When I lived in SF from 2000-2002, my favorite place to visit was Muir Woods and I was really looking forward to seeing it again. When I swung by to visit on this trip, I was frustrated to learn from the friendly park ranger at the entrance that parking now requires advance reservations. So no Muir Woods for me this trip. Luckily there were many more redwoods to be had elsewhere…

Along almost the entire route of my trip (I stuck mostly to Highway 1 and the 101), I passed people working in fields. They were everywhere, toiling away to earn a hard living so their families could eat, so that they could pay their taxes, so that they could make a good life for their children. The news of ICE raids and the continued separation of children from their parents by the most inhumane administration in recent American history were never far from my mind.

Every summer when I was a kid, my dad, my sister, and I would take a roadtrip to a different part of the country: Florida, Virginia, Texas. Sometimes we took a car and camped along the way (with occasional motel stays) and other times we drove in a used motorhome my dad bought one year (approximately one of these). But the ocean was always a constant as a destination. My sister and I had grown up in Wisconsin but had never seen the ocean before, and after our first trip to the Gulf Coast of Texas, we were hooked. One year we drove out to California and up the coast to Oregon. I remember vividly the freezing cold ocean and the winding coastal roads — we almost got our camper stuck in a particularly tight hairpin curve. I loved those roadtrips…they are my absolute happiest memories from childhood. Driving some of those same curves in northern California this time around, I waved to pretty much any RV I saw, as if I were saying hello to my past teenaged self, who was getting a taste of what awaited him in this whole wide world.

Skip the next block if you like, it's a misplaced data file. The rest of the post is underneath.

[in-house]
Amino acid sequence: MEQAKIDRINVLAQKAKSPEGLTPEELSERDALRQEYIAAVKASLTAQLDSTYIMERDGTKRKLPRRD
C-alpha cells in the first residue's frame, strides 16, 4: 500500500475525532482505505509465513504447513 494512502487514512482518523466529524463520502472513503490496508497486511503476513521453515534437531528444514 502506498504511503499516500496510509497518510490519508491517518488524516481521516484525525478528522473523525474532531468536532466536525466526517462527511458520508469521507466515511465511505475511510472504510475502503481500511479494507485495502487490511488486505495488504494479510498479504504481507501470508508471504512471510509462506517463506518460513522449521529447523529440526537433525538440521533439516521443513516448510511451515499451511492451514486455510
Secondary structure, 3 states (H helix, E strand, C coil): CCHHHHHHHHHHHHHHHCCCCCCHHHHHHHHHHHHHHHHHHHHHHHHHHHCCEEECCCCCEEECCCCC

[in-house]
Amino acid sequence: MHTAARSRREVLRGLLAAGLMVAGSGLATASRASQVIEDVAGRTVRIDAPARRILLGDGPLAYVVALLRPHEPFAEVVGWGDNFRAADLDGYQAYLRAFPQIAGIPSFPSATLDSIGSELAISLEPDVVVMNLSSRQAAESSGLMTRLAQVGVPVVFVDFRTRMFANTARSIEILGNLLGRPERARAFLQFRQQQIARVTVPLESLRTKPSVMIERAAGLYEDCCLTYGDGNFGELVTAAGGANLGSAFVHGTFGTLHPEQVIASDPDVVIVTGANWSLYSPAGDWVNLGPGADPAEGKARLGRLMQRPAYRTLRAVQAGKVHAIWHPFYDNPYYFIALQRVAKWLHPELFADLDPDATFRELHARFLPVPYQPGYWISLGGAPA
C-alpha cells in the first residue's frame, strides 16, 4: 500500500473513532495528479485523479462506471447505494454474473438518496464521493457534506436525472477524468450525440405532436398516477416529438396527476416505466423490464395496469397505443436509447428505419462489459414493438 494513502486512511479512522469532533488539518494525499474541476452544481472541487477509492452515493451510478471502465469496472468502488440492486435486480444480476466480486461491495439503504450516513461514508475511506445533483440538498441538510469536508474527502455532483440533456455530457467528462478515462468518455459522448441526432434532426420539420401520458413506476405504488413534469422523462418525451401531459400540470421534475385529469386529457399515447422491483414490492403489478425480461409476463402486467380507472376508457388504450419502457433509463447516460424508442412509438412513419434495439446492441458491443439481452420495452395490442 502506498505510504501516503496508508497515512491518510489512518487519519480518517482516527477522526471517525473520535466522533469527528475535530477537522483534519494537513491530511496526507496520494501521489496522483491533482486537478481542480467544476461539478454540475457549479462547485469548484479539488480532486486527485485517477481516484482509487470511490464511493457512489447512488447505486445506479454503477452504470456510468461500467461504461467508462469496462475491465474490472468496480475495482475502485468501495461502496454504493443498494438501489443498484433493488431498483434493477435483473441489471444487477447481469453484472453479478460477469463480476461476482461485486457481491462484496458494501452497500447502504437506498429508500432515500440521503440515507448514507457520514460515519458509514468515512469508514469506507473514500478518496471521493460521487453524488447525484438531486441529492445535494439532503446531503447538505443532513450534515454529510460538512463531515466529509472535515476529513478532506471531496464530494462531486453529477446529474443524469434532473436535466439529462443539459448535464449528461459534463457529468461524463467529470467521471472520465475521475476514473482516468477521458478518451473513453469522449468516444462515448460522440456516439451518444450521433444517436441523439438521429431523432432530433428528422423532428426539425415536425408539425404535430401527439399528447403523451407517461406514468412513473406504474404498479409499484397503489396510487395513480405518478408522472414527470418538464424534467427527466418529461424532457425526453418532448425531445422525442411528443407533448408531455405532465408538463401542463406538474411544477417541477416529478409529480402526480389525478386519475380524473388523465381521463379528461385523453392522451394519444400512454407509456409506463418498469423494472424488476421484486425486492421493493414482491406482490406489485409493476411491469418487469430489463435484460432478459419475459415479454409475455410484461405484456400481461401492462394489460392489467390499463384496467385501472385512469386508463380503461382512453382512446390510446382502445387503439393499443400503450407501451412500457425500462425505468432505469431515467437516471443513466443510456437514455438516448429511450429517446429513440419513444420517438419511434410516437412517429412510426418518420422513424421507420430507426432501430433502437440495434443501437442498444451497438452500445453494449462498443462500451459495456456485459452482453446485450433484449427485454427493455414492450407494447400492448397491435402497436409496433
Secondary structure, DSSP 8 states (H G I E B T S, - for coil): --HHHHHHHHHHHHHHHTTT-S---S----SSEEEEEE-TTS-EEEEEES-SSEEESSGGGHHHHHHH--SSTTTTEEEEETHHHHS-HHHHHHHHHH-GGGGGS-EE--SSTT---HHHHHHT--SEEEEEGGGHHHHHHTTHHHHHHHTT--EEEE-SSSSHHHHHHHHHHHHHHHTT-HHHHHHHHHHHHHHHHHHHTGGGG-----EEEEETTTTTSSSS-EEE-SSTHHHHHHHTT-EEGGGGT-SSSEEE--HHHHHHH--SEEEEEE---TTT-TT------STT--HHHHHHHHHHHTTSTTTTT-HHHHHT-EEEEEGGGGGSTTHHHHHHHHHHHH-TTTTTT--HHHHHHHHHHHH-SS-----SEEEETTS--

2019 Roadtrip

When I was in the Bay Area, I got to fulfill a long-time dream of mine: visiting the Pixar campus in Emeryville. I gotta say, stepping into the main building, designed by Steve Jobs to foster collaboration among the company’s employees, gave me goosebumps. I could have spent hours looking at all of the sketches, storyboards, and ephemera from Incredibles II that they had hanging on the walls. I visited the recording studios, the screening rooms, the secret speakeasy, and saw a few of the animators’ wildly decorated cubicles. They told me how the process of making a movie at Pixar has changed from “laying down the track in front of a moving train” to “laying down the track in front of a moving train while also building the train”…it sounds like they’ve really worked hard on making their development process as asynchronous as possible. I was told that Pixar has an entire team just for making crowds now.

My tour guides showed me some of the company’s favorite misrendered scenes culled from an internal mailing list, including an amazing rain tornado around a car in Toy Story 4. I saw in action the AI spiders that were designed to weave the cobwebs in TS4.

Typically, cobwebs must be made by hand, but, because of the number of cobwebs which the crew wanted to include, Hosuk Chang (Sets Extensions Technical Director) wrote a program to create a group of artificial intelligence spiders to weave the cobwebs just like a real spider would.